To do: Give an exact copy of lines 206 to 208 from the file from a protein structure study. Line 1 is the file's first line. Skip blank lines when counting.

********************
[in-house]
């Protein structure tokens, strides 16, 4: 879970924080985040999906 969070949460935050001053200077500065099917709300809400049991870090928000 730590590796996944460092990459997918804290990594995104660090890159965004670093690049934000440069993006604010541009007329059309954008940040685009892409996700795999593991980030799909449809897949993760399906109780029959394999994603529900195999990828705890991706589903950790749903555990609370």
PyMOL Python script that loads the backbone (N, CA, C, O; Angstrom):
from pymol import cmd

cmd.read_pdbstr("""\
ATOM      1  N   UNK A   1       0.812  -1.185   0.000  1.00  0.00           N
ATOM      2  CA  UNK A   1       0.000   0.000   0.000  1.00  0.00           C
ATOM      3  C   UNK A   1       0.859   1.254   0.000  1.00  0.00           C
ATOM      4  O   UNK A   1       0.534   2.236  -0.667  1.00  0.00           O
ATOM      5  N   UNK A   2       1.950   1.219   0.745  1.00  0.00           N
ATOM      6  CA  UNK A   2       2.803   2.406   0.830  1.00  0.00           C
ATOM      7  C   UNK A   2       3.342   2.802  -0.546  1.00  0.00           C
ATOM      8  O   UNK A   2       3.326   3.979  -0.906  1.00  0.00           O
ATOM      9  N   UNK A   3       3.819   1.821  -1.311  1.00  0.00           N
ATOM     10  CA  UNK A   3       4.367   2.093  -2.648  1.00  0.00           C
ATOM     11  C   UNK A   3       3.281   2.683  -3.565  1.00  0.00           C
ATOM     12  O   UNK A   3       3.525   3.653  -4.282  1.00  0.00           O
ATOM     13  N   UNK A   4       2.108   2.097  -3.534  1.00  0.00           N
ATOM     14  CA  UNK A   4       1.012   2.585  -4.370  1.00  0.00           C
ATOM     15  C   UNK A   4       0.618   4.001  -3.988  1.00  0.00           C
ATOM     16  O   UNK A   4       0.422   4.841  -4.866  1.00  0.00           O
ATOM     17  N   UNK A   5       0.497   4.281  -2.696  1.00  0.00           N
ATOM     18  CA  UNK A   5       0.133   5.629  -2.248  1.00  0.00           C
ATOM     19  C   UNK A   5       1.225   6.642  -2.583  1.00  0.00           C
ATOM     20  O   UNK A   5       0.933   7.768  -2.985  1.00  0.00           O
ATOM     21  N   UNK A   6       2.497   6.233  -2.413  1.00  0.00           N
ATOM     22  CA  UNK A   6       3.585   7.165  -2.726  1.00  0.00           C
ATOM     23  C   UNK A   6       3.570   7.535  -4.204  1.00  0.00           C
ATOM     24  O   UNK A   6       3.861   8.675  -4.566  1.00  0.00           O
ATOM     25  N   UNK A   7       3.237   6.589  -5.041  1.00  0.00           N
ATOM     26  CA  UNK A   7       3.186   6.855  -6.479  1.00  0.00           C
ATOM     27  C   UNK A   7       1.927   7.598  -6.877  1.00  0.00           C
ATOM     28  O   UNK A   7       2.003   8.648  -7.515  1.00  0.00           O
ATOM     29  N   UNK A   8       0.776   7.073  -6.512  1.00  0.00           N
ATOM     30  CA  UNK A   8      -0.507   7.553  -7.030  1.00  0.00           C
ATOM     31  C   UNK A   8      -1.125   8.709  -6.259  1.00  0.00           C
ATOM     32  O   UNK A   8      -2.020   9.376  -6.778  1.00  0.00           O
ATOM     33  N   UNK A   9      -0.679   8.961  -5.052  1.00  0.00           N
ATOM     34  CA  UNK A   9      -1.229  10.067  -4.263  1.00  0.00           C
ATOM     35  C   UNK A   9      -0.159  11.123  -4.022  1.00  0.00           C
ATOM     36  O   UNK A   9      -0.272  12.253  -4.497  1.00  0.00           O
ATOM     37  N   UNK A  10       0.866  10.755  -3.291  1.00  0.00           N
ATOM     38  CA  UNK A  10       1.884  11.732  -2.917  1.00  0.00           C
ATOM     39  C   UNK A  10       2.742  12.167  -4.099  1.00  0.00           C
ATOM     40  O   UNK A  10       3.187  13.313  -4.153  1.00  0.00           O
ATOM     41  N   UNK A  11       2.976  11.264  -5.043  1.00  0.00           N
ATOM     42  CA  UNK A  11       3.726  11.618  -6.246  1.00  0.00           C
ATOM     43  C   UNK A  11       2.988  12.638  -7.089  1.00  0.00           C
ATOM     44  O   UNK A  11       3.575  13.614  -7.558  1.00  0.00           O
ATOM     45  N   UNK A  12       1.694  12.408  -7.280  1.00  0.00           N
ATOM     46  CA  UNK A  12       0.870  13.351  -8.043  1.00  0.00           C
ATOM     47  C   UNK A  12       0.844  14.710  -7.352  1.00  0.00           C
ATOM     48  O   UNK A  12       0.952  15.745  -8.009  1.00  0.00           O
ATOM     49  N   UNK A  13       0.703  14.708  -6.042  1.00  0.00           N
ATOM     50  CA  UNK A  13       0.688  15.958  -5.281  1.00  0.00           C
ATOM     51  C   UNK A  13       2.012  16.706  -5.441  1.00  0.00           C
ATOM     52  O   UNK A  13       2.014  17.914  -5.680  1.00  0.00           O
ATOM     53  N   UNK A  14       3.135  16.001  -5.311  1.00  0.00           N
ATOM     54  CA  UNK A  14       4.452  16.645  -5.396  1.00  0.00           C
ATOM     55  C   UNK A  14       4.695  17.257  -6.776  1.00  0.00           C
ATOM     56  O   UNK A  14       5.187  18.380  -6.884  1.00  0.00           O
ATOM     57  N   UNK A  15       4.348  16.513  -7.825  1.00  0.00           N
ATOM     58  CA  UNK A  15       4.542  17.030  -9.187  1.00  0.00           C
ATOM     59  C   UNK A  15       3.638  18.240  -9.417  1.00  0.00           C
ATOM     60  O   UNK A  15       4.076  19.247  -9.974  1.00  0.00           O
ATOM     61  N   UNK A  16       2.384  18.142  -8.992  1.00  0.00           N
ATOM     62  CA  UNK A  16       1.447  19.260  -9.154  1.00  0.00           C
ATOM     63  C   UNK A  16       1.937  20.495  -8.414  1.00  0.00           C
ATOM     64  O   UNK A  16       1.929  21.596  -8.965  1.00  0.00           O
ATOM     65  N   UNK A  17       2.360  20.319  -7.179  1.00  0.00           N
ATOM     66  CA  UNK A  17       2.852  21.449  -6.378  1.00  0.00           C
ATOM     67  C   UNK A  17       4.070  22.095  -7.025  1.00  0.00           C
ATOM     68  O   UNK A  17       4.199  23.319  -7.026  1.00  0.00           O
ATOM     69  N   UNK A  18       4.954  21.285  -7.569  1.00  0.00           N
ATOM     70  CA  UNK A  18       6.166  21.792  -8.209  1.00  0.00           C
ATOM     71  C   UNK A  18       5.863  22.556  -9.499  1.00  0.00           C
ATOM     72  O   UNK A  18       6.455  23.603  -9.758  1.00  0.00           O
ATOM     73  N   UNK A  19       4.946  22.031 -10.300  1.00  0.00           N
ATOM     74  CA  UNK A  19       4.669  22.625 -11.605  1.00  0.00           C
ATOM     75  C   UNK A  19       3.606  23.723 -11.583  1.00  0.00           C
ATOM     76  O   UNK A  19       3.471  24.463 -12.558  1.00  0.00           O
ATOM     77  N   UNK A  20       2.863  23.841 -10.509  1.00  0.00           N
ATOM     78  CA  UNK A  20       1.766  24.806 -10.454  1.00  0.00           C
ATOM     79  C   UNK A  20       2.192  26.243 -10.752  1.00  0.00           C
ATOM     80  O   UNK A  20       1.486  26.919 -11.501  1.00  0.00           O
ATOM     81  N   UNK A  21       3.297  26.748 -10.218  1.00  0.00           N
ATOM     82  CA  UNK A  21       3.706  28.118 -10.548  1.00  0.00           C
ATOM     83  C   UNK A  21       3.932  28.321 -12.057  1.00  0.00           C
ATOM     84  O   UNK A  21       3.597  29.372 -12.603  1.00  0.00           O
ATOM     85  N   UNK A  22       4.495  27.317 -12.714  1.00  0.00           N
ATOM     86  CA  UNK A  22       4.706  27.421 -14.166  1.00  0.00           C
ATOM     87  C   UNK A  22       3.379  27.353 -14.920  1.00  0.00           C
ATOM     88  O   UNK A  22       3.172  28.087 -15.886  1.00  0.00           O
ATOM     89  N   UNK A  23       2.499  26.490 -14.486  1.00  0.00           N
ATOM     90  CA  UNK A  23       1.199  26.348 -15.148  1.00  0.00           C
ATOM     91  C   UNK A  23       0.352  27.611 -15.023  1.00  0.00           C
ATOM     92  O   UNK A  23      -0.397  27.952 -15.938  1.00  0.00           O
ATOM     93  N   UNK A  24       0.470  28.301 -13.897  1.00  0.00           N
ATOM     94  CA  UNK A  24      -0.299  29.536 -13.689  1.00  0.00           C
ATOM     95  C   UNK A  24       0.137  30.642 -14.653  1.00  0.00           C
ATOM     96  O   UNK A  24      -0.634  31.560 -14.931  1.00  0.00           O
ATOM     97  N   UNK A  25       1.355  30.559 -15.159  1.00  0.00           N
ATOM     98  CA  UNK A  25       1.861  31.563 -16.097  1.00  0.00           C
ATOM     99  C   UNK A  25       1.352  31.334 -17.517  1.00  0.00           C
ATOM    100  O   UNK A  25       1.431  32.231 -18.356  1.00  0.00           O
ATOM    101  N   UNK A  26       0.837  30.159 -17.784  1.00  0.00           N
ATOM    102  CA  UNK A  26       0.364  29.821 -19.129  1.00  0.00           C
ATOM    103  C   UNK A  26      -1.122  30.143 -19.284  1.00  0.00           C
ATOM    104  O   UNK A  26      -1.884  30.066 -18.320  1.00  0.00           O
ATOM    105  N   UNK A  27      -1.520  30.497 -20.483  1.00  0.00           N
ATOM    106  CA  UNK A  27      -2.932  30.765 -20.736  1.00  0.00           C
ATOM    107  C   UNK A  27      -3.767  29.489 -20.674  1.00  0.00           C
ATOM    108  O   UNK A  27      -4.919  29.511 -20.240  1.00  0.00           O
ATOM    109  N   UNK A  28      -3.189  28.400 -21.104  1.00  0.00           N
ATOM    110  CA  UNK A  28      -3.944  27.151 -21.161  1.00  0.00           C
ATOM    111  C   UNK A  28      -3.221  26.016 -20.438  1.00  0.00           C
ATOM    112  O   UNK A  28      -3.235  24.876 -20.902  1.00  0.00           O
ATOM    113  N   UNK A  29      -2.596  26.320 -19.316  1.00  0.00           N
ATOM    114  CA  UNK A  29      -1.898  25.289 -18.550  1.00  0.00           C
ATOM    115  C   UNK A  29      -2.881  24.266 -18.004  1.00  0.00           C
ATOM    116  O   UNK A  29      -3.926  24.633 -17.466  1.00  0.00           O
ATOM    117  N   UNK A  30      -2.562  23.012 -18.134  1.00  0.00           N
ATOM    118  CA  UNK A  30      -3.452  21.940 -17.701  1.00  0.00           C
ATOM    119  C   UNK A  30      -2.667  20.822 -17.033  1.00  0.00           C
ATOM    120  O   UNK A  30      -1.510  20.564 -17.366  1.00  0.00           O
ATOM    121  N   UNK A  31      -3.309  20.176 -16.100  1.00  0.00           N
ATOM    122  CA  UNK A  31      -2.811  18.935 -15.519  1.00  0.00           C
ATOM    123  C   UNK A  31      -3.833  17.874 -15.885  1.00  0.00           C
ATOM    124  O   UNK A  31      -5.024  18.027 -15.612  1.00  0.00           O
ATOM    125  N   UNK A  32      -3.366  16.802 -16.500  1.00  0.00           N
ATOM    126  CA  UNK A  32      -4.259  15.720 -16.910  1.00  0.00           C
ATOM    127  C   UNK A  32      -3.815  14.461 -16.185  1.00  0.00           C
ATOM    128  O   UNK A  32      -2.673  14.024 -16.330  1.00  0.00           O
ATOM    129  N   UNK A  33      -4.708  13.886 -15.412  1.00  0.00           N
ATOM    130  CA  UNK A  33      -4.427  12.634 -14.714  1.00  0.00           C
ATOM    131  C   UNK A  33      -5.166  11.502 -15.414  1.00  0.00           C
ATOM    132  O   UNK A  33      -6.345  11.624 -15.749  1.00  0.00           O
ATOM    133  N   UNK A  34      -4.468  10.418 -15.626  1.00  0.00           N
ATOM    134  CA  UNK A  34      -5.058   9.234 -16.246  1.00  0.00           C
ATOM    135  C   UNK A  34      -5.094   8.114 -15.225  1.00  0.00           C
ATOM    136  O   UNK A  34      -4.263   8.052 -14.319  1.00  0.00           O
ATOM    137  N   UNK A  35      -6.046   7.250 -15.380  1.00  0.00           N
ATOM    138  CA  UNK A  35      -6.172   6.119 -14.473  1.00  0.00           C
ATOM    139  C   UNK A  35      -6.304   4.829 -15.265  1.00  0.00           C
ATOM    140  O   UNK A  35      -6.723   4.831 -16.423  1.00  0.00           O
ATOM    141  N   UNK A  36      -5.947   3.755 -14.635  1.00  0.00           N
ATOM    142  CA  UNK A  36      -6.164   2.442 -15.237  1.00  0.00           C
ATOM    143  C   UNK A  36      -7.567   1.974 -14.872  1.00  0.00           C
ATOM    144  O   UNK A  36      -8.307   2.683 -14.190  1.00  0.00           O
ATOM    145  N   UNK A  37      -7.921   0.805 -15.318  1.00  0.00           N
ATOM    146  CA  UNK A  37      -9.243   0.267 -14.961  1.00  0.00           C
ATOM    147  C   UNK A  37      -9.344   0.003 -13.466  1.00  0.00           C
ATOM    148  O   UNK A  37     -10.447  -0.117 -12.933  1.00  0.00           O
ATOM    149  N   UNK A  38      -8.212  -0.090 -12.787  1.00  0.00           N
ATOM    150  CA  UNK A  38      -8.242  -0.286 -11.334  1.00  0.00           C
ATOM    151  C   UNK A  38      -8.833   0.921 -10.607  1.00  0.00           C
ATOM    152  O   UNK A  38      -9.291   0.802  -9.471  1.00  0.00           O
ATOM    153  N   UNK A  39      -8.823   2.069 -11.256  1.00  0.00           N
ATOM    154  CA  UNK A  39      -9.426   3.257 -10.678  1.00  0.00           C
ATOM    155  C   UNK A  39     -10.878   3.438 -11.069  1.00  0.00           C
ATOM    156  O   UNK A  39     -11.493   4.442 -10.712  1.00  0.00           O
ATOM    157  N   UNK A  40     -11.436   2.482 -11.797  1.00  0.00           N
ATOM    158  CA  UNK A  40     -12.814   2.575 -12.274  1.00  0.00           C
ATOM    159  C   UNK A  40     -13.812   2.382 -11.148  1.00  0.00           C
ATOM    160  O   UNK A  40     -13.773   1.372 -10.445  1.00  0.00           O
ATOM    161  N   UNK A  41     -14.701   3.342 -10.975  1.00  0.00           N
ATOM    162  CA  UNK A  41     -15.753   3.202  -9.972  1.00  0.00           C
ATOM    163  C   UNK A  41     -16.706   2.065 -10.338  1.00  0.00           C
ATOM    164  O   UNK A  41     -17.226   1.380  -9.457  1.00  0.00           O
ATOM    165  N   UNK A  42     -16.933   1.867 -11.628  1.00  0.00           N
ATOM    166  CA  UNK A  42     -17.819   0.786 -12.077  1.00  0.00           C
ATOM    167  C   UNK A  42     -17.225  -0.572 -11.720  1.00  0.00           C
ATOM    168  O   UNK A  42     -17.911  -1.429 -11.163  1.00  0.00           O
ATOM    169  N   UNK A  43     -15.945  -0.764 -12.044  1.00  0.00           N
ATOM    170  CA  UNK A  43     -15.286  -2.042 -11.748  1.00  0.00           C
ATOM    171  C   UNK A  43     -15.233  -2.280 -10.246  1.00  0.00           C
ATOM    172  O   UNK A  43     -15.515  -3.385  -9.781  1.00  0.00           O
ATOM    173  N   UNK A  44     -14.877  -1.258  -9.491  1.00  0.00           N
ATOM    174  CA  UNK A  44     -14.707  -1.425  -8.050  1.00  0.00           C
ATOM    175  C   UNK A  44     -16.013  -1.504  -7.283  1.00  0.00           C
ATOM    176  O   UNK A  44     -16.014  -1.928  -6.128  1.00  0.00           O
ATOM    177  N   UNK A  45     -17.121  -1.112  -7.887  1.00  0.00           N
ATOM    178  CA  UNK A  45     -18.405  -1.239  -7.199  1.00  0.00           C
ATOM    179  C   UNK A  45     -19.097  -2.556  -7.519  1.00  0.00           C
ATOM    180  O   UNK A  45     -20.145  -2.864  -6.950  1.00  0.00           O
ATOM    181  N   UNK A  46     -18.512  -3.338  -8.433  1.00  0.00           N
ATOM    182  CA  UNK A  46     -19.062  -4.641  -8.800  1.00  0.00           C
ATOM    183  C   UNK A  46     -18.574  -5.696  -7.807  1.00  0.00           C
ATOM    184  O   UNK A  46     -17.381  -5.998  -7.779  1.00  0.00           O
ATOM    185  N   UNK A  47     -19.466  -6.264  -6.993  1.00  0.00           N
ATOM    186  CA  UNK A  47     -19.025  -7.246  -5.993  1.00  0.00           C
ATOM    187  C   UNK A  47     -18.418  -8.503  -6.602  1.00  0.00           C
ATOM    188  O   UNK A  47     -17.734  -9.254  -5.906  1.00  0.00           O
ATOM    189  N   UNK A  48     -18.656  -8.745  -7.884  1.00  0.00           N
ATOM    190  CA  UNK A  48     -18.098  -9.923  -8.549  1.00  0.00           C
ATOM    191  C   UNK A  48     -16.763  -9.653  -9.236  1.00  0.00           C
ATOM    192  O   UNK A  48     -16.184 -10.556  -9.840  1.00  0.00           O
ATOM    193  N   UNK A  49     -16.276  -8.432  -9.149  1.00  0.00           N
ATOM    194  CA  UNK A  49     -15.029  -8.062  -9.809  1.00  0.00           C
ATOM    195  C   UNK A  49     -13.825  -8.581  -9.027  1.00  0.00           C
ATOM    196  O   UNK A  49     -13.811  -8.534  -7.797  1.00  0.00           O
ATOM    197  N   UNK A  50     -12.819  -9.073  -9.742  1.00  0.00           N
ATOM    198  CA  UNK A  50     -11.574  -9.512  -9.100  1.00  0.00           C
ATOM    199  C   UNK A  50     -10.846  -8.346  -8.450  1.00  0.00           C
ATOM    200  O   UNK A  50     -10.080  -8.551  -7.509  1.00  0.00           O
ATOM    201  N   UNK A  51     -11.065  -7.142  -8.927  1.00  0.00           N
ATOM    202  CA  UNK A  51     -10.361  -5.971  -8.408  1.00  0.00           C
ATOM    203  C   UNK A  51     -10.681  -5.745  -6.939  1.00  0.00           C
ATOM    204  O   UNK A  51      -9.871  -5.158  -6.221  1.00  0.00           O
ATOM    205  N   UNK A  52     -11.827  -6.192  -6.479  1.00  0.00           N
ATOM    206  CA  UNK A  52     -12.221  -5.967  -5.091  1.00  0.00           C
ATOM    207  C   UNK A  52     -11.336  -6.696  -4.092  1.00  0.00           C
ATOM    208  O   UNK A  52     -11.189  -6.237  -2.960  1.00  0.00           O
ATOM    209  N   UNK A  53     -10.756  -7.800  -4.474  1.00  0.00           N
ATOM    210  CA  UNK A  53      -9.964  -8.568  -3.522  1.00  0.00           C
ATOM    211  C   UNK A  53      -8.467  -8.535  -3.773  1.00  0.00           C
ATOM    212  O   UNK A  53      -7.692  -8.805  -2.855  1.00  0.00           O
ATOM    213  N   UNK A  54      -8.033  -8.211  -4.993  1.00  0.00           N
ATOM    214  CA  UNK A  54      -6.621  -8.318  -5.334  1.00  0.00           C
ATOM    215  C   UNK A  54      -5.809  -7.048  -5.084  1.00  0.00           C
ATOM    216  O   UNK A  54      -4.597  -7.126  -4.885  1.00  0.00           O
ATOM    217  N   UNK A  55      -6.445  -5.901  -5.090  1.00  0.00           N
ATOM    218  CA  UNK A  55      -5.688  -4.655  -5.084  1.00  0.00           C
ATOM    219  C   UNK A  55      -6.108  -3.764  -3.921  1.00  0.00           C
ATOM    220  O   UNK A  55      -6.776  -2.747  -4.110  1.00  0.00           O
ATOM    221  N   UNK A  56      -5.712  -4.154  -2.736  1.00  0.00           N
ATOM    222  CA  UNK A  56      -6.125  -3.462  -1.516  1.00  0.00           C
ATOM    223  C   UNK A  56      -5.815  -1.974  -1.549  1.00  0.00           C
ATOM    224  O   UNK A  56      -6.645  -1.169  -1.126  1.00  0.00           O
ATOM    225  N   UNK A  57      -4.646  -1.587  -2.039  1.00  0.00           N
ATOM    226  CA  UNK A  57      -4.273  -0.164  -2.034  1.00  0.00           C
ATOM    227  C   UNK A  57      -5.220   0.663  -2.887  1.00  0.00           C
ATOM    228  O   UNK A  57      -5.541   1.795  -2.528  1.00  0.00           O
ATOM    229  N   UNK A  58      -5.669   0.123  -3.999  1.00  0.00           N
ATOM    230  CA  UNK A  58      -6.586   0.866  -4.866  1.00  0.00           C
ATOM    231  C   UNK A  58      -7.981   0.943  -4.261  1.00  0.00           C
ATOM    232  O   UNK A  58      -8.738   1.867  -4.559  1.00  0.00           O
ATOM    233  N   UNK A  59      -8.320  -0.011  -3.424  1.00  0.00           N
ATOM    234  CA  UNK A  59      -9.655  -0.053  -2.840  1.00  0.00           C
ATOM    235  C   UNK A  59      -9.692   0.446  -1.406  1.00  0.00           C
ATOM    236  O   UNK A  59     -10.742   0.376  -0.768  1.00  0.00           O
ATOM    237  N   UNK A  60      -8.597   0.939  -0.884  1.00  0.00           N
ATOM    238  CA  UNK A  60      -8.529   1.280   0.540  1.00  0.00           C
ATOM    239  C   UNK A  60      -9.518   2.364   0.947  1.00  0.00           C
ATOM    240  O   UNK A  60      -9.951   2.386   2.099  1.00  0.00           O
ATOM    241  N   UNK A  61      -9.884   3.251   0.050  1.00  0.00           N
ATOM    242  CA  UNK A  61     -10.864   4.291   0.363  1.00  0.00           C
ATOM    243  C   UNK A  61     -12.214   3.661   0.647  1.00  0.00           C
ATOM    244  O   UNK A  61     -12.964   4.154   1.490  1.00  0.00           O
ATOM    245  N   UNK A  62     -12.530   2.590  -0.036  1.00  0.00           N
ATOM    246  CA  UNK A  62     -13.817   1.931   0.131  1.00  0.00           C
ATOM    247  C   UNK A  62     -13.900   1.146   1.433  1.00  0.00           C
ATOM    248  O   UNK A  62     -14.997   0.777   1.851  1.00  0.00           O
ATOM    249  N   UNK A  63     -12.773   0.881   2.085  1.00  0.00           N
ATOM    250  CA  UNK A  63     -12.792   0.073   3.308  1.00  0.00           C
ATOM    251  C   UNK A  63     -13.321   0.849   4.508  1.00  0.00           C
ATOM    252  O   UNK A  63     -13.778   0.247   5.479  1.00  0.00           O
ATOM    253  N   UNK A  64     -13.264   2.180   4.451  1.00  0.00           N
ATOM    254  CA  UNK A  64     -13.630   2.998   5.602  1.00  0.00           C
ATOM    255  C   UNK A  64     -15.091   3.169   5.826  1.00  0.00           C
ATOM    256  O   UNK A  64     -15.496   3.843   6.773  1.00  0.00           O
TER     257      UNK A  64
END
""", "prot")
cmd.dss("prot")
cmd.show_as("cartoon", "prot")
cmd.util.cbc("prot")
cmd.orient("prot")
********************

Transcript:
ATOM    201  N   UNK A  51     -11.065  -7.142  -8.927  1.00  0.00           N
ATOM    202  CA  UNK A  51     -10.361  -5.971  -8.408  1.00  0.00           C
ATOM    203  C   UNK A  51     -10.681  -5.745  -6.939  1.00  0.00           C